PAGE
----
His play early in the season, in veteran David Lee’s absence, convinced Kerr to keep their roles intact — Green starting, Lee off the bench — and the result has been breathtaking: Green now is part of a starting five that, at 45-5 (.900), has registered the second-best winning percentage since 1970-71 (when such stats began to be tracked). Only the 1995-96 Chicago Bulls — the Michael Jordan- and Scottie Pippen-led five that went 37-3 (.925) — were better.

Green has shown a knack and a zest for defending players bigger or smaller, a one-size-fits-all defender who flashes his quickness against the bigs and happily bangs on the little guys. By the end, on most nights, their levels of frustration are pretty much the same. Green’s defensive rating this season — 95.0 — isn’t unique among the stingy Warriors but it is better than nine of the past 10 NBA Defensive Players of the Year (Kevin Garnett was at 94.4 for Boston in 2007-08).

Center Andrew Bogut, the anchor of Golden State’s defense, pretty much gushes about Green’s versatility and tenacity at that end.

“When we go to our switching group, when we put him at [center] or even at [power forward] with me in the middle, he can cause a lot of havoc,” Bogut said “Because he can guard point guards, he can guard ‘5’ men. He’s very active and very long, and I think his heart is bigger than anyone else’s in the league.

“That’s the main reason he’s so successful. He gives up weight a lot of nights to big men like Marc Gasol, [Carlos] Boozer, those kinds of guys. But you don’t really see that because he’ll just fight you tooth and nail, and scrap and claw. Guys don’t like playing against him.”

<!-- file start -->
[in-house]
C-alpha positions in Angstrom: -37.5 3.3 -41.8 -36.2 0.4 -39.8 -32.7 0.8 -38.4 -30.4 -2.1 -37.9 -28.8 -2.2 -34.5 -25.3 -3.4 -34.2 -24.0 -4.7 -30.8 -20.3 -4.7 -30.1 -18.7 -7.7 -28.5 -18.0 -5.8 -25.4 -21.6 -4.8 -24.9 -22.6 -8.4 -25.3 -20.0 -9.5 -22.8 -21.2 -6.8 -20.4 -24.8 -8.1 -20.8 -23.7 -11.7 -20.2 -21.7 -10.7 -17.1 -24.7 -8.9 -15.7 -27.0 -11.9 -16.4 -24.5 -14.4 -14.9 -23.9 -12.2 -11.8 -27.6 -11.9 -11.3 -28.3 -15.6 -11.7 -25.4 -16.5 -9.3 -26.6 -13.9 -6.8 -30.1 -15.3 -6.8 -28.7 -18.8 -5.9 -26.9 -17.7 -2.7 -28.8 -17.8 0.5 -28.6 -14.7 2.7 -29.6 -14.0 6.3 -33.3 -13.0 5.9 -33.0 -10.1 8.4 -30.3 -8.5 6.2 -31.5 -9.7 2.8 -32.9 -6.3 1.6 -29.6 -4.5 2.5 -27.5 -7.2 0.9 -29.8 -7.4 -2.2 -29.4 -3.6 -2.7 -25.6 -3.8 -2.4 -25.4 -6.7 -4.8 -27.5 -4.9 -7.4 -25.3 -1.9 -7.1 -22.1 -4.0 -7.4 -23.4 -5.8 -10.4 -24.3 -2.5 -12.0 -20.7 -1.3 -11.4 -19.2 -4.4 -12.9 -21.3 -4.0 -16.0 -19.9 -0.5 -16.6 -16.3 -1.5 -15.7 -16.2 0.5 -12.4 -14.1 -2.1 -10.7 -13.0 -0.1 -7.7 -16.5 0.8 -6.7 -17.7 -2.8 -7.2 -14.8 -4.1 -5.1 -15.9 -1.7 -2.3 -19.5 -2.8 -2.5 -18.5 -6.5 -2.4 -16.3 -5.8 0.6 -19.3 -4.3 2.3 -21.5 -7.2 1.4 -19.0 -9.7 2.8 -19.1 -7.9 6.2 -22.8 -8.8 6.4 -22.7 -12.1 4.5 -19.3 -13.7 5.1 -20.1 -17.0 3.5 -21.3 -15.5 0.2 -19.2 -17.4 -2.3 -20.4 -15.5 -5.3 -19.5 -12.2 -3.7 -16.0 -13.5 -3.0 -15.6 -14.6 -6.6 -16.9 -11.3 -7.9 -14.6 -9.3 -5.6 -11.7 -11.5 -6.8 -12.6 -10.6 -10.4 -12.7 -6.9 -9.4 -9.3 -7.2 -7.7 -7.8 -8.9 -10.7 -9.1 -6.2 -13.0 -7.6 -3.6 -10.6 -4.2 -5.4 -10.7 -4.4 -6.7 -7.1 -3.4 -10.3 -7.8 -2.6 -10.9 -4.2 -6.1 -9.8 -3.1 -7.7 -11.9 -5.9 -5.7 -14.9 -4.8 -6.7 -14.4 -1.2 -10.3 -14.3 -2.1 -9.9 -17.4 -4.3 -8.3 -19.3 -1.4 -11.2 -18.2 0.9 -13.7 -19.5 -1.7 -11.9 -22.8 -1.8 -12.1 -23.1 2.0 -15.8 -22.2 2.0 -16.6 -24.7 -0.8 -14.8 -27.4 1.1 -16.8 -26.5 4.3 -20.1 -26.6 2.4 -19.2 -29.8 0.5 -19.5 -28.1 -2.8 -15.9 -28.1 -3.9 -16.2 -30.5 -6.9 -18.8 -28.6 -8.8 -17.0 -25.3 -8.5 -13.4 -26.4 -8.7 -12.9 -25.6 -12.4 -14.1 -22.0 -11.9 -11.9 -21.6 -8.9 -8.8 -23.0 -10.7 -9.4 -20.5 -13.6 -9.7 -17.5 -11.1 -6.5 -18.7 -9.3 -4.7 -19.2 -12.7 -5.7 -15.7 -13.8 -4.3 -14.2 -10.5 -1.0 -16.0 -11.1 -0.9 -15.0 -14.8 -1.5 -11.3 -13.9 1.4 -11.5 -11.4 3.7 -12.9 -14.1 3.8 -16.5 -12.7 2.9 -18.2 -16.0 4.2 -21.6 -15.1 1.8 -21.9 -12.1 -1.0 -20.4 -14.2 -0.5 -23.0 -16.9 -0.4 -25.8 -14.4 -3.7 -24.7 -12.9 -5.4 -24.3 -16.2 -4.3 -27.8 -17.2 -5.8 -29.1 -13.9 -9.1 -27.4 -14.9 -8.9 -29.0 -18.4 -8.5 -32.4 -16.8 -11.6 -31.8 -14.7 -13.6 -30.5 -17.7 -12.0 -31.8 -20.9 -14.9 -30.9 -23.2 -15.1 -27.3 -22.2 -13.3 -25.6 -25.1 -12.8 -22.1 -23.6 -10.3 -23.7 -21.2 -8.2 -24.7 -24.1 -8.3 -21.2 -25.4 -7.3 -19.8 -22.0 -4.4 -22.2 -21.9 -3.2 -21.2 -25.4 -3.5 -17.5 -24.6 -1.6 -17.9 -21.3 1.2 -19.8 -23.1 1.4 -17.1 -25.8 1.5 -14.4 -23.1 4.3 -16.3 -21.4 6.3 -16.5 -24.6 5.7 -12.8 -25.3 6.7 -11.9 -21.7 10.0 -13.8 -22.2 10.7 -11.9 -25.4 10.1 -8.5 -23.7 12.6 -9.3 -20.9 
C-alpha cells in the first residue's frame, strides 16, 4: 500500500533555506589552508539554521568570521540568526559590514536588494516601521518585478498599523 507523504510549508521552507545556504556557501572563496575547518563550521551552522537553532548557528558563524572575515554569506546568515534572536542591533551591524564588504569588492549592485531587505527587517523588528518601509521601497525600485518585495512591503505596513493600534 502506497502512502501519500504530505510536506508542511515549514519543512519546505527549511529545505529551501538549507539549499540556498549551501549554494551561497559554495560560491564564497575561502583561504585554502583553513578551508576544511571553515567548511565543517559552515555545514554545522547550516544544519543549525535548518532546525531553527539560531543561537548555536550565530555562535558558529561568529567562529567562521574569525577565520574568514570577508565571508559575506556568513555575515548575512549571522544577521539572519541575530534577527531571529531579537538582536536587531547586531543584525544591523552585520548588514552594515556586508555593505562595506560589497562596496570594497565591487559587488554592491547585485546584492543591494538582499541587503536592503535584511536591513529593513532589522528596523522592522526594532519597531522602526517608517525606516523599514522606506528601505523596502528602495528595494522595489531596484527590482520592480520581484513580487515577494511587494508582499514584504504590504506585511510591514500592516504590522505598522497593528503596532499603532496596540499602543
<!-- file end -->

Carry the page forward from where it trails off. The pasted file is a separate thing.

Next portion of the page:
That’s as good a definition as any of the sort of players that coaches love and general managers covet. Green — the 35th pick overall, a second-rounder in the 2012 draft — will be a free agent this summer, wrapping up a three-year deal that paid him approximately $2.64 million. The offer sheets he’s likely to attract as a restricted free agents might pay him 15 or 20 times that amount over a similar timeframe, a real test of market value for a player who specializes in no one thing but prove his worth wherever he’s needed almost nightly.

Green has chosen not to ponder the riches headed his way. “I’m having so much fun with this team that I would be doing myself a disservice to sit and worry about a contract that’s not going to happen, No. 1, till July,” he said.

Green was that rare four-year college player at Michigan State who didn’t seem to be a natural fit in the NBA. As Kerr said: “I did a couple of his games in college for [TV]. I loved his competitiveness, his fire and his passion. But I didn’t know how it would translate to the NBA because you couldn’t tell which position he played — small forward, power forward. He was kind of the classic ‘tweener. But he’s obviously proven to be a great NBA player. He’s kind of the heart and soul of our team.”

So which position best suits Green now, Kerr was asked.

“Winner,” the coach said, laughing and having plenty of fun himself.

It figures to continue that way for Draymond Green on the court this spring, off the court this summer and maybe even in Indianapolis next weekend.

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Steve Aschburner